It also appears that the decades of unbridled hand outs and well intentioned "help" has in many cases actually hurt and created some real issues.  The real needs get missed while opportunistic greed, and deception,  is unintentionally encouraged.  I hate to even say that because people will use it as an excuse to do nothing about poverty in the world, for fear of being scammed.  We've come to the conclusion that we do what we can to give wisely, and trust the fruit of that to the Lord.  

It seems that much of this trip has been spent wracking my brain, stripping down assumptions, asking questions, repenting of bad attitude and pride, praying for direction, looking for healthy ways to give and support healthy ministry, searching for fruit from several decades of Christian missions,  looking at ministry pitfalls....and going back to the very basics of what I know to be true.  Because honestly, after 13 years of coming here I'm left with more uncertainty and questions than answers.  I don't know what the future holds for us here but I'm sure learning a lot..mostly about how little I actually know about what helps and what doesn't.

So here is my brain storm list of what I know to be foundationally true in life and ministry ...because sometimes I need a reminder.  

 *Our lives, our salvation, everything is for God's glory and our completely satisfied joy in Him.  
*As Christians, we are all ministers of the gospel and called to make disciples...replicating, transforming, growing, fruit bearing followers of Christ.   
*God saves sinners, no one is beyond God's grace.
*As a response to the grace we have been given we are commanded to care for and show compassion to the destitute and the orphaned.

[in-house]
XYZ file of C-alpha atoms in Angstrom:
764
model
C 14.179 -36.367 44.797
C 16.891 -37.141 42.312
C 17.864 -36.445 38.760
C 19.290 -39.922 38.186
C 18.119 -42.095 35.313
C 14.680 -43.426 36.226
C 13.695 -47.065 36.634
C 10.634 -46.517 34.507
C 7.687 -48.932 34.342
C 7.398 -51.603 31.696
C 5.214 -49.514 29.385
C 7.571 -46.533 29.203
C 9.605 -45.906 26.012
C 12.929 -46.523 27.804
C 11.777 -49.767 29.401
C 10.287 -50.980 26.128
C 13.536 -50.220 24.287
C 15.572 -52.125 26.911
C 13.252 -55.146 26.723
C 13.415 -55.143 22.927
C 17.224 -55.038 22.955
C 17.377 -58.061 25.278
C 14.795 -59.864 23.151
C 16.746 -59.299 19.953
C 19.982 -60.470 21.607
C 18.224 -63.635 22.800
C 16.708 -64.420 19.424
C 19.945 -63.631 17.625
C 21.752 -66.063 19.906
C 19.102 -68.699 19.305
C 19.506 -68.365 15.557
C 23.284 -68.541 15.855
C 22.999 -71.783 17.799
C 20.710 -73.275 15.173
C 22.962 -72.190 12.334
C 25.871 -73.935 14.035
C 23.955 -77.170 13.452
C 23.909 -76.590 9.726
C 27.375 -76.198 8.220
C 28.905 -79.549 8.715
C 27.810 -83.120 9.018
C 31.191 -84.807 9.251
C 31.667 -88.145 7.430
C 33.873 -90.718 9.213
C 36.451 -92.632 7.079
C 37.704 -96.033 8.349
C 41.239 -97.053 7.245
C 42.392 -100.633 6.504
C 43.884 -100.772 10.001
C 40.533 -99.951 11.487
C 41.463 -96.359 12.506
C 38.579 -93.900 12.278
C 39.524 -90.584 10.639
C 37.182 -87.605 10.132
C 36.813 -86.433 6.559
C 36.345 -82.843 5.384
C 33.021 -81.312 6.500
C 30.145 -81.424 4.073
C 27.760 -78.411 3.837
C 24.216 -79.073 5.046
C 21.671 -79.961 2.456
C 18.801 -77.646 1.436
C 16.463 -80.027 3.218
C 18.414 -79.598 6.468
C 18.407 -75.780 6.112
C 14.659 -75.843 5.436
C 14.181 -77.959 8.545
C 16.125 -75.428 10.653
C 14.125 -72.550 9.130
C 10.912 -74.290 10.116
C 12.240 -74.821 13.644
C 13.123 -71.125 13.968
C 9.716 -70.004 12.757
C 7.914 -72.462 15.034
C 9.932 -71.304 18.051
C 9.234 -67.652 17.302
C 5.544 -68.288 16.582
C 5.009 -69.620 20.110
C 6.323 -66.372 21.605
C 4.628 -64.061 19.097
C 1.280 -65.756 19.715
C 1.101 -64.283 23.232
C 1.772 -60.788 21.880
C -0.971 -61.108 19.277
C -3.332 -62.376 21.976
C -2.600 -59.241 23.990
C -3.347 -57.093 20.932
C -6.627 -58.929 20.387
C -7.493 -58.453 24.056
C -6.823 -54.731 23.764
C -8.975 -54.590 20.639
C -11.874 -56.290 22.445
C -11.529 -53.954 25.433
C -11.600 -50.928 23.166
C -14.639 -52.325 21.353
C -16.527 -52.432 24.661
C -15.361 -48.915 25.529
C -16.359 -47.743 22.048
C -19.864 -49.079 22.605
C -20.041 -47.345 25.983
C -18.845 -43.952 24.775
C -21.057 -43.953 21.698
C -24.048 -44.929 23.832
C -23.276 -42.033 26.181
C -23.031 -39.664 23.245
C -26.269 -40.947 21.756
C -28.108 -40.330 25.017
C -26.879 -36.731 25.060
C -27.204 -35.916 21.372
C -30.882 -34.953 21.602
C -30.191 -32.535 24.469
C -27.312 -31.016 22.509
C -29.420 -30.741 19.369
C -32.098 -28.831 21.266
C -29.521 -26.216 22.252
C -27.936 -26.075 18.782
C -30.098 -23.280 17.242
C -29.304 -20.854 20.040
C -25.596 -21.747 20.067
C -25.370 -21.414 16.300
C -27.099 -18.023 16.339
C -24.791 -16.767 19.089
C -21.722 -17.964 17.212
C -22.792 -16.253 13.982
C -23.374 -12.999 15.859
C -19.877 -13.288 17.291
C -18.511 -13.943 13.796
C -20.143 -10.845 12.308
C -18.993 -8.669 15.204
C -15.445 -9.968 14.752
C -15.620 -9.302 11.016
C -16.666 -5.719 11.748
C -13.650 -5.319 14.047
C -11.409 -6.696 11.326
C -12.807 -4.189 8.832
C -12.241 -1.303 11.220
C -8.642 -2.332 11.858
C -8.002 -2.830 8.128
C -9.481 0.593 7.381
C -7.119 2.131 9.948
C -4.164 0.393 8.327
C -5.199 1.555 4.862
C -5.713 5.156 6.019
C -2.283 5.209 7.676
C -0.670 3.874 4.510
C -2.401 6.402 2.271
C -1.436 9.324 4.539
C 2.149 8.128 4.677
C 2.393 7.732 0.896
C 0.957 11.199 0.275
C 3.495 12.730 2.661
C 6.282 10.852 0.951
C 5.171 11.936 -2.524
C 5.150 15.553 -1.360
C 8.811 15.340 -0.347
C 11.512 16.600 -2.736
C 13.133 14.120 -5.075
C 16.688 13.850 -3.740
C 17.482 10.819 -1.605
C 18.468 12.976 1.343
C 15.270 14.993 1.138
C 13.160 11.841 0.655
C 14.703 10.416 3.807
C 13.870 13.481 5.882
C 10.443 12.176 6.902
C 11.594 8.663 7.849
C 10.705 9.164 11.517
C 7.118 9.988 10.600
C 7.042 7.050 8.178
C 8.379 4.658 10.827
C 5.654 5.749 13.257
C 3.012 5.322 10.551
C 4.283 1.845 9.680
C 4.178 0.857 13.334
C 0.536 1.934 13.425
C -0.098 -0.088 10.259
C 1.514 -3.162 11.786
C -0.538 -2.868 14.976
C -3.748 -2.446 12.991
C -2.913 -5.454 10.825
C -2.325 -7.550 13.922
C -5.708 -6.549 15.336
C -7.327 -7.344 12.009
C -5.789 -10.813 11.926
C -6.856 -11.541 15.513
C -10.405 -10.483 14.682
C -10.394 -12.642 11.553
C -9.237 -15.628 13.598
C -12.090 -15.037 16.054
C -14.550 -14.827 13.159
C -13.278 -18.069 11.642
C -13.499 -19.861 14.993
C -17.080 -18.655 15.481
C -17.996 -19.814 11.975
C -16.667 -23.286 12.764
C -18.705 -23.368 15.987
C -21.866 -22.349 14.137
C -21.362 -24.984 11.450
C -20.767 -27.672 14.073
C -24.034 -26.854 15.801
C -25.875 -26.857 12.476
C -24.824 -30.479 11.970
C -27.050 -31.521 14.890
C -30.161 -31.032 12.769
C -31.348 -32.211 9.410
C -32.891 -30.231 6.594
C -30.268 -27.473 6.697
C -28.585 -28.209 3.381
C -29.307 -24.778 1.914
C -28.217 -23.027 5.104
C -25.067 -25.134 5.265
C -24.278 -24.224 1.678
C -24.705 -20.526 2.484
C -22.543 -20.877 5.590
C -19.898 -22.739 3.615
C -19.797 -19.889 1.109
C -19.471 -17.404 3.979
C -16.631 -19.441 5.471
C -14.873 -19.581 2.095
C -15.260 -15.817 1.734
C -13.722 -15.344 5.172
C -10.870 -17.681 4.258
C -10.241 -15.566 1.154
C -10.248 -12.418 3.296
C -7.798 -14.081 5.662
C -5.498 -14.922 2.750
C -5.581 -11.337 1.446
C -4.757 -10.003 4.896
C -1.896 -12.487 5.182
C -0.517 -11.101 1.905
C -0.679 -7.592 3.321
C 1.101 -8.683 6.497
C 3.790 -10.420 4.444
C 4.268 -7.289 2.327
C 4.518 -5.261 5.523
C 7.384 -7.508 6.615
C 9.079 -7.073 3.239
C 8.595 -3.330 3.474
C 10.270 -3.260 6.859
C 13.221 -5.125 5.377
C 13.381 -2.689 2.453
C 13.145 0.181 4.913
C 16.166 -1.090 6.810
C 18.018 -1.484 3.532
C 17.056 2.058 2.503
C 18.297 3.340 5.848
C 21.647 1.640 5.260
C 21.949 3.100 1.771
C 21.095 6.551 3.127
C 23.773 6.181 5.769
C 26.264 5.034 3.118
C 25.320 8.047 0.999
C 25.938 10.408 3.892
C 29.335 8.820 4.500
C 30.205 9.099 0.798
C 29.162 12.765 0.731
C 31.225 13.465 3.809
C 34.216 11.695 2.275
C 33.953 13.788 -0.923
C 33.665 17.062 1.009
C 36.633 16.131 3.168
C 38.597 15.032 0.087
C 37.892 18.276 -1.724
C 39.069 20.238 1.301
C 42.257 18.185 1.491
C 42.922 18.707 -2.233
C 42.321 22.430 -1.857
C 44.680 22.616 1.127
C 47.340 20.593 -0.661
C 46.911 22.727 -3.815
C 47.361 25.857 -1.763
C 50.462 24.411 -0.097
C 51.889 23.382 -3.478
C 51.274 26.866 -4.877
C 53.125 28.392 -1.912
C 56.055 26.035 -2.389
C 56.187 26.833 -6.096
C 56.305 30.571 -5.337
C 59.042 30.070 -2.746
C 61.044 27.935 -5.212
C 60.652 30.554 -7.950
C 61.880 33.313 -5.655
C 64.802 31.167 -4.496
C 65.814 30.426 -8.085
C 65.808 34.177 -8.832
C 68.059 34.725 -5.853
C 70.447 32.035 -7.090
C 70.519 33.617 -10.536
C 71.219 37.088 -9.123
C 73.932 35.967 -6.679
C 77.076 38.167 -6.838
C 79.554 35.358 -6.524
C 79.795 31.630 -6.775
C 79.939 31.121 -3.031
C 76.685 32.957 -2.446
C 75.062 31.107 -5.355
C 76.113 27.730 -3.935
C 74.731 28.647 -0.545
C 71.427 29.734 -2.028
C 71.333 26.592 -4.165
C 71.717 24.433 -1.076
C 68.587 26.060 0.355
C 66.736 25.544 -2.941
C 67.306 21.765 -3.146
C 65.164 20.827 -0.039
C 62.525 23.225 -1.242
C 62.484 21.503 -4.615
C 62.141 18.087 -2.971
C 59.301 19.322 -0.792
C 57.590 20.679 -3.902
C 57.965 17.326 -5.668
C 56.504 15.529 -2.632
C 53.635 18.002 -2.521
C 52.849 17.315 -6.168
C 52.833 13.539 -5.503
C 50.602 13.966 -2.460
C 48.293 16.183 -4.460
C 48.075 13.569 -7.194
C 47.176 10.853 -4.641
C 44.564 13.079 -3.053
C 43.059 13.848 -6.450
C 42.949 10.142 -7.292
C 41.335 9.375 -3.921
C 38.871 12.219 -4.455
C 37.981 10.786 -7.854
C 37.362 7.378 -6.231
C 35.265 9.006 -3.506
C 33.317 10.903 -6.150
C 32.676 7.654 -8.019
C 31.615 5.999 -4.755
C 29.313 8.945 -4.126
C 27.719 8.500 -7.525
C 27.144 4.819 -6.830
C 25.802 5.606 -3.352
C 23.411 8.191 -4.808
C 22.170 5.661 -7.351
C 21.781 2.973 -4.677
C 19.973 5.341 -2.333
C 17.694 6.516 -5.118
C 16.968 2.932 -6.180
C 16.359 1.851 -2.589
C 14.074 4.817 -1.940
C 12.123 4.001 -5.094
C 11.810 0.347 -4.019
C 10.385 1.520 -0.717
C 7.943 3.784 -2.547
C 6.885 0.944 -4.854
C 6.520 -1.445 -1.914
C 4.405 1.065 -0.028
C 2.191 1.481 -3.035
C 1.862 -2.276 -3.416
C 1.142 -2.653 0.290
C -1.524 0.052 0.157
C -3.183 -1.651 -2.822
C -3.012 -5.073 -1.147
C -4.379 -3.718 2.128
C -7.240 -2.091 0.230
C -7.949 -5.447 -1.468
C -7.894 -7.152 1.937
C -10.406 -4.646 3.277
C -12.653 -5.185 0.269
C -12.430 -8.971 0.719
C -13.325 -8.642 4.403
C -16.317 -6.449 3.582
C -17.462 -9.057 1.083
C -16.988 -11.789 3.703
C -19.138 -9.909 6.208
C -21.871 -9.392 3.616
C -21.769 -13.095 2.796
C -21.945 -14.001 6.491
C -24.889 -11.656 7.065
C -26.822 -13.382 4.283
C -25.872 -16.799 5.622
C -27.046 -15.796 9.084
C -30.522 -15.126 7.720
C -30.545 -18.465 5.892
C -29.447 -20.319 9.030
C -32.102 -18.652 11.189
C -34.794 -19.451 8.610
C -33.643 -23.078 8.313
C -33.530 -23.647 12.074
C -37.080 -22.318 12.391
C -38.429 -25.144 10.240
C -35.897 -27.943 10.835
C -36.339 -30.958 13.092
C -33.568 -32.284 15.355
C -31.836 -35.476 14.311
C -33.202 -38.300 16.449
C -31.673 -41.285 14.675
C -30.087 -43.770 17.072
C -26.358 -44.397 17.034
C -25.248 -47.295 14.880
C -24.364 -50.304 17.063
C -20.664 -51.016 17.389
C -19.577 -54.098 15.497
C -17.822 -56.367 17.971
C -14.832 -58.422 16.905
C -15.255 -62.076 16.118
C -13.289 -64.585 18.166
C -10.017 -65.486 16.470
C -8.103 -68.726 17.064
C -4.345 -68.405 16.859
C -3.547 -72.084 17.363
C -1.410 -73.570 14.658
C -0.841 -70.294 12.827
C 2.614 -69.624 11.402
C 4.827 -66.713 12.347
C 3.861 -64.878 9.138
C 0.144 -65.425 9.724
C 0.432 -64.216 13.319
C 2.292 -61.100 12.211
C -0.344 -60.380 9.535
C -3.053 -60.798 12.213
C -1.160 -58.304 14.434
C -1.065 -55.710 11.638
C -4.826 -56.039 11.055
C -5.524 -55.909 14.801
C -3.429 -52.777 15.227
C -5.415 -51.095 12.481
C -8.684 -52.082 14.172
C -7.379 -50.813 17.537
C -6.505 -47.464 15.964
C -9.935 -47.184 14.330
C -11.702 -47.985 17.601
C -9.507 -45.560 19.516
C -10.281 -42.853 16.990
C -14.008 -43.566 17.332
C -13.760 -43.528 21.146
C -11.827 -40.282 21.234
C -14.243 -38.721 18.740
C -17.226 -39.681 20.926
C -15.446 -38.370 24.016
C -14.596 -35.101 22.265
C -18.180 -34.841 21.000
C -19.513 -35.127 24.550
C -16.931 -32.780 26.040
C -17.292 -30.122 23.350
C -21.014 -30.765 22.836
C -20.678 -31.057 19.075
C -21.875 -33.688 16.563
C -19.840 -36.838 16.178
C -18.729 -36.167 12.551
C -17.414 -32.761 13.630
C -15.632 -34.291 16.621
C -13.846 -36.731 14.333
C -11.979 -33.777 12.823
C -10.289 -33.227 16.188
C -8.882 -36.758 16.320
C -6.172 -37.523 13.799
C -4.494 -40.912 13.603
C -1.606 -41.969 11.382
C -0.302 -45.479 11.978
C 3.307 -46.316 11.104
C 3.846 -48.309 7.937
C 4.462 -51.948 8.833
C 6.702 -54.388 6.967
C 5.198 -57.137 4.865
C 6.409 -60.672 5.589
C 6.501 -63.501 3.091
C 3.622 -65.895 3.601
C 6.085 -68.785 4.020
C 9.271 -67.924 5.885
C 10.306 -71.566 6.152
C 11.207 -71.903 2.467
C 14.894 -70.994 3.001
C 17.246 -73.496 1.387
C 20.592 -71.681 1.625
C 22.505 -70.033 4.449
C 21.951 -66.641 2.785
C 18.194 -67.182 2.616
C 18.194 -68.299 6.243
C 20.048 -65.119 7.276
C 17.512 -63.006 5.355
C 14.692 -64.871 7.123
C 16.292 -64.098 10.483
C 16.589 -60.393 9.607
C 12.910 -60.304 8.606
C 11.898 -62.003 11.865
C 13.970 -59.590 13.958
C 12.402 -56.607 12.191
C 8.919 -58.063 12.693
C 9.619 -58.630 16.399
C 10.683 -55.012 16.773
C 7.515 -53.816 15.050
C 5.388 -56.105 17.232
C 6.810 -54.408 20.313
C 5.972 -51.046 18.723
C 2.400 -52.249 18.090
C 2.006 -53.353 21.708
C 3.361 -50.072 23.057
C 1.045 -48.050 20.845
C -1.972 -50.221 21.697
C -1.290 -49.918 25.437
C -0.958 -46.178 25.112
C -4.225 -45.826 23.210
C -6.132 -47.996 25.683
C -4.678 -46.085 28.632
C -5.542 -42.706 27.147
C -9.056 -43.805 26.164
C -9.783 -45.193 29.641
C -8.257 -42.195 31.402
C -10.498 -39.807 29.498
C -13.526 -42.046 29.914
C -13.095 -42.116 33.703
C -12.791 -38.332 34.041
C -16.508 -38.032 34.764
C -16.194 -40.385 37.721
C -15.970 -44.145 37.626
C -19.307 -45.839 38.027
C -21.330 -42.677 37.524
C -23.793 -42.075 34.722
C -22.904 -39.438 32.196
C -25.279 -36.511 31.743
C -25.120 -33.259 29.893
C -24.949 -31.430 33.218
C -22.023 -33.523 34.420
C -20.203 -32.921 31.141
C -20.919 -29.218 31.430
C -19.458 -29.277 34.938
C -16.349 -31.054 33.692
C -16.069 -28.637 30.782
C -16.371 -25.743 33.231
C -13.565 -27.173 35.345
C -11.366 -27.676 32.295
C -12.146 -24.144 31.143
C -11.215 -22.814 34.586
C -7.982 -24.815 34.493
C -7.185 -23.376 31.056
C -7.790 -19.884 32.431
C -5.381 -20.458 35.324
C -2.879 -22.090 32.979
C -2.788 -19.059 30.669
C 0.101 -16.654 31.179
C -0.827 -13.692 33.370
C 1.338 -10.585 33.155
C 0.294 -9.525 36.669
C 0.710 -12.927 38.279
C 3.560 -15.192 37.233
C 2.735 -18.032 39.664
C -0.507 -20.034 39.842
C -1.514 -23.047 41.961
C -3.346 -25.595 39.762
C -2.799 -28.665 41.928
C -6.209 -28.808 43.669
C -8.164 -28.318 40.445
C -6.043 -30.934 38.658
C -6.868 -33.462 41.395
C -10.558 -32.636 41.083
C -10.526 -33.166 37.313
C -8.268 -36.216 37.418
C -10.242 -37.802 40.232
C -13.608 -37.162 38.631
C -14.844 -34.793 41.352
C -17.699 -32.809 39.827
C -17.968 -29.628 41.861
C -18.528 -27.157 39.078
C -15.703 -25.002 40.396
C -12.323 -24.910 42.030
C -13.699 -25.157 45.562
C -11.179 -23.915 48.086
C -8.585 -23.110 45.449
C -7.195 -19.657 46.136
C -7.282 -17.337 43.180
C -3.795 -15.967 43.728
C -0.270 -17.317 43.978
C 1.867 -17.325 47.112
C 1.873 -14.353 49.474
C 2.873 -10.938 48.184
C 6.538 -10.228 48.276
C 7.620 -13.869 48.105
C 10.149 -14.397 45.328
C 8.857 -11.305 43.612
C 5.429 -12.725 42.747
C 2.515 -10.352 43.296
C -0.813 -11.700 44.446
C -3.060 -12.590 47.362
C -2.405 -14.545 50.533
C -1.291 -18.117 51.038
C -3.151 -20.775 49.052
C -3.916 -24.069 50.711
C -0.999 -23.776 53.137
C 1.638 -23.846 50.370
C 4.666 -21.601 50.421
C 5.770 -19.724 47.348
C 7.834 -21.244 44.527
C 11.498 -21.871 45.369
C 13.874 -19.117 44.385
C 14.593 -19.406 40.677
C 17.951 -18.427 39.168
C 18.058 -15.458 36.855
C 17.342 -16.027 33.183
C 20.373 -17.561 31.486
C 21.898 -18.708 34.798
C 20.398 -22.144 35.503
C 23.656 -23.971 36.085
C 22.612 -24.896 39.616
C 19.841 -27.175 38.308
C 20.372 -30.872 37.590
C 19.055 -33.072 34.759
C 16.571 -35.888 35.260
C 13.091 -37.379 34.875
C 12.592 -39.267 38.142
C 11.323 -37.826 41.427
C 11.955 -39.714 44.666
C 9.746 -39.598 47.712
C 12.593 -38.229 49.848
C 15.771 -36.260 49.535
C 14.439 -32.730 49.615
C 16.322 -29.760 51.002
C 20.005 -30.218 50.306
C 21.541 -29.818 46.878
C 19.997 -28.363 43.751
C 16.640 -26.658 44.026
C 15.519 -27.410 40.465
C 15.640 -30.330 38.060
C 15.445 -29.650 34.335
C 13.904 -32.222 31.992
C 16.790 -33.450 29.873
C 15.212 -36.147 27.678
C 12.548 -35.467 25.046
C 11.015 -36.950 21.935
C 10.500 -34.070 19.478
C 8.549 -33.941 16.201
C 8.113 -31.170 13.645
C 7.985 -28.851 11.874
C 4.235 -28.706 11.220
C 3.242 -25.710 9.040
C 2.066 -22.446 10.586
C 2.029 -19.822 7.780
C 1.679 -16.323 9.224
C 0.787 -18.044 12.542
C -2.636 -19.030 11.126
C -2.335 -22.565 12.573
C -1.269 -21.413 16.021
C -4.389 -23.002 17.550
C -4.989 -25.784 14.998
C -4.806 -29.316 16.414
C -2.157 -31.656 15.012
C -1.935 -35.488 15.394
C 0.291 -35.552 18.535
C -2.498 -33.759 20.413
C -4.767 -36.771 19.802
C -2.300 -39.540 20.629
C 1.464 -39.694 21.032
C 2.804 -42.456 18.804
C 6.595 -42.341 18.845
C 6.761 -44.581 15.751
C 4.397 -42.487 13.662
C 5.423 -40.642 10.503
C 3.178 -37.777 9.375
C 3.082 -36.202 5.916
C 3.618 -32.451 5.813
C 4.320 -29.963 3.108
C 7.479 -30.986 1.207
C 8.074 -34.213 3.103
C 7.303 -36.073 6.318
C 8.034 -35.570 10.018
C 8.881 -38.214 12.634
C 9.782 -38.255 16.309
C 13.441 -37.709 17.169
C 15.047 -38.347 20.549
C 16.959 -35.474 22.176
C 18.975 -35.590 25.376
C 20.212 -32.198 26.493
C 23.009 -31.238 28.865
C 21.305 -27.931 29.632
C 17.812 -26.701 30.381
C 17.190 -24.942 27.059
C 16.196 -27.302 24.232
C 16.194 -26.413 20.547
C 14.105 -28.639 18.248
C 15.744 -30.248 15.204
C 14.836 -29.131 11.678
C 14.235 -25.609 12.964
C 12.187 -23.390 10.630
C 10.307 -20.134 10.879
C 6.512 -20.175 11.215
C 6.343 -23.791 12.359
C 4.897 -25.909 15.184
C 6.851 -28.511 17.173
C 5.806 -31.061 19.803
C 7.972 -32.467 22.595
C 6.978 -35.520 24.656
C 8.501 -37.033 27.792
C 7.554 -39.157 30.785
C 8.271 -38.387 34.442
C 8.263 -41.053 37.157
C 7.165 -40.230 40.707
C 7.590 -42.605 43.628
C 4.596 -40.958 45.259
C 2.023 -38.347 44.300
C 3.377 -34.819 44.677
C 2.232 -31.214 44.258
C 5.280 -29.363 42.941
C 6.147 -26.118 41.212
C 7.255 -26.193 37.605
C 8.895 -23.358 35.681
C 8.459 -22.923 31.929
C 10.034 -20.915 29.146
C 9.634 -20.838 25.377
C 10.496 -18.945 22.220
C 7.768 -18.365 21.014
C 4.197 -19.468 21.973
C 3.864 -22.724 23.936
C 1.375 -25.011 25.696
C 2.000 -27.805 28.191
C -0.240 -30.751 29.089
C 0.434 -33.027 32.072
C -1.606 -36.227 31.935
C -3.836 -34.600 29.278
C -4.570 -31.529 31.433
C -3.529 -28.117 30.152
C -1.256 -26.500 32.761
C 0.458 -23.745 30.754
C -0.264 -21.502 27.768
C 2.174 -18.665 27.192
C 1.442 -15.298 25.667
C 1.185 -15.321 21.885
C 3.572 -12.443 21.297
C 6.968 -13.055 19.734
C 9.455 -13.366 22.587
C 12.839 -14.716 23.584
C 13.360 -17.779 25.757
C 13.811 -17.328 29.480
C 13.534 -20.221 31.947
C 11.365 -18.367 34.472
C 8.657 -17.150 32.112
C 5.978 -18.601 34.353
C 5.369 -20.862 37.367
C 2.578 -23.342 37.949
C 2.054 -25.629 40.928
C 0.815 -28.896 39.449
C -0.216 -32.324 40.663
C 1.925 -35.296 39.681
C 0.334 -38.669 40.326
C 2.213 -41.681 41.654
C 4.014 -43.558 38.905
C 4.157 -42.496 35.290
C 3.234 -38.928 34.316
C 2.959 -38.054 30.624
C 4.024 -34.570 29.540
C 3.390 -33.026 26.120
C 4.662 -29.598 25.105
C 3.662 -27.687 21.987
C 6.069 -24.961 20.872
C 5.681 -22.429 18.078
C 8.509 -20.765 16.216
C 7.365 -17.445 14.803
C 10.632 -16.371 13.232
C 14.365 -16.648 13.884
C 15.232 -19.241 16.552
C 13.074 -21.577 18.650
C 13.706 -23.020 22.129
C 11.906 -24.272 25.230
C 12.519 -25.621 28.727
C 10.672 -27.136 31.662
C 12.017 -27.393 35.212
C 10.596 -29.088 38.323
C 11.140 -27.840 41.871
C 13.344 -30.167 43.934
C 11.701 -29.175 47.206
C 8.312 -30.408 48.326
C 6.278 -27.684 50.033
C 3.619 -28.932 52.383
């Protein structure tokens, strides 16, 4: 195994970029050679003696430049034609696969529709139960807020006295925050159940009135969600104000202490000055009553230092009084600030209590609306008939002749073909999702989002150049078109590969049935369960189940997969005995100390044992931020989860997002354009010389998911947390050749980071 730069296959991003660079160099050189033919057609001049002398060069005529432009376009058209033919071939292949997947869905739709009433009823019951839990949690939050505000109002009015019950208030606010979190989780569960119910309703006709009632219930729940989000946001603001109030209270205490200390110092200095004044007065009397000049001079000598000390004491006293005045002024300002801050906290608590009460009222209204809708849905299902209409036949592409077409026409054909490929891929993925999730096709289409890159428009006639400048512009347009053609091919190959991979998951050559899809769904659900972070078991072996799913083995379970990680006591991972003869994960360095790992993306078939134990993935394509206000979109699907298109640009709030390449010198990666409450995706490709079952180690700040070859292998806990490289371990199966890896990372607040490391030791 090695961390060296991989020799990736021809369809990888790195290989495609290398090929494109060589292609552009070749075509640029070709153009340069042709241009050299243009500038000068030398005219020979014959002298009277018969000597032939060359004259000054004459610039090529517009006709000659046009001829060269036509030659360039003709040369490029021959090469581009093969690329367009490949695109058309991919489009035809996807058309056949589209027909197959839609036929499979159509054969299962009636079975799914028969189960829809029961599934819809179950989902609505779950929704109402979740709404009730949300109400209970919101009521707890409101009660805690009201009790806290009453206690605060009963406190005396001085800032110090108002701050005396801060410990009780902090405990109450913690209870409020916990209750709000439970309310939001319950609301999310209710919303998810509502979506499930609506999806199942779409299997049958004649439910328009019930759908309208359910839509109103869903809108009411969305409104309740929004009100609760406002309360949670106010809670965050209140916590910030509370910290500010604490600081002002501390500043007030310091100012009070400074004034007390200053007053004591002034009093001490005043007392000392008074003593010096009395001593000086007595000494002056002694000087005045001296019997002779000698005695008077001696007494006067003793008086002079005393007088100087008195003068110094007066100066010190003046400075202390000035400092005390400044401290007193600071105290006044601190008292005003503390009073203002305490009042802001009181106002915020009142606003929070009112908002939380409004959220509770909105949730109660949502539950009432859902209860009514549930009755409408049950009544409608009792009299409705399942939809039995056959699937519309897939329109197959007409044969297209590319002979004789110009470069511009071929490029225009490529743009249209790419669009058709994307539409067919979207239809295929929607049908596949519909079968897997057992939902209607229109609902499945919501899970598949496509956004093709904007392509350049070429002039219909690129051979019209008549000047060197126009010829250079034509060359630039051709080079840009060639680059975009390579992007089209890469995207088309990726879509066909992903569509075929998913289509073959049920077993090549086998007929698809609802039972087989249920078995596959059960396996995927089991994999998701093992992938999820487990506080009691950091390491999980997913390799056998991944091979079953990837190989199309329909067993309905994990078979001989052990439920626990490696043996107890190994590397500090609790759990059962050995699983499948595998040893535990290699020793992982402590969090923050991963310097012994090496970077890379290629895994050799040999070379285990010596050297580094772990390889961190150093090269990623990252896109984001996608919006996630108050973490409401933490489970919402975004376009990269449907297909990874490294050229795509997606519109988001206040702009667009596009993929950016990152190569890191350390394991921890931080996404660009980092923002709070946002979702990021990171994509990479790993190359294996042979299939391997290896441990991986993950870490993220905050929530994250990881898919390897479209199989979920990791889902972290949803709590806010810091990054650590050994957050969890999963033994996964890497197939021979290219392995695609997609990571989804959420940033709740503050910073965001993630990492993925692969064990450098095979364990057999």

*We are commanded to love others and die to self.  
*We love because he first loved us.
*I have complete assurance, as a child of God,  that nothing I do or don't do, will cause God to love me more or less than he does right now.   I work from His love not for it.
*Jesus death and resurrection is central, and must remain central...without that we have nothing.
*We have no righteousness of our own, nothing to boast in other than the cross. 
*We have been given the Holy Spirit to guide, comfort, and empower.   
*The message is timeless but our methods must be timely and contextualized.  
*Imposed  legalistic, "take the Bible and add a whole bunch of cultural christian rules/ burdens on top of it" is always devastating, whether done here or in Canada.  
*Reckless handing out of free stuff is detrimental to self sufficiency and ambition in any context.  
*Biblical structure for ministry health is extremely important. 
*Accountability is absolutely essential.
*The Christian life is one of continuing repentance and humility. 
*Everything we need to live abundantly, to love extravagantly, and to show mercy scandalously has already been purchased for us.  
*Obedience is tough. 
*Love is a lifestyle.
*Sin kills. 
*Pride is ugly. 
*Assumptions destroy relationships.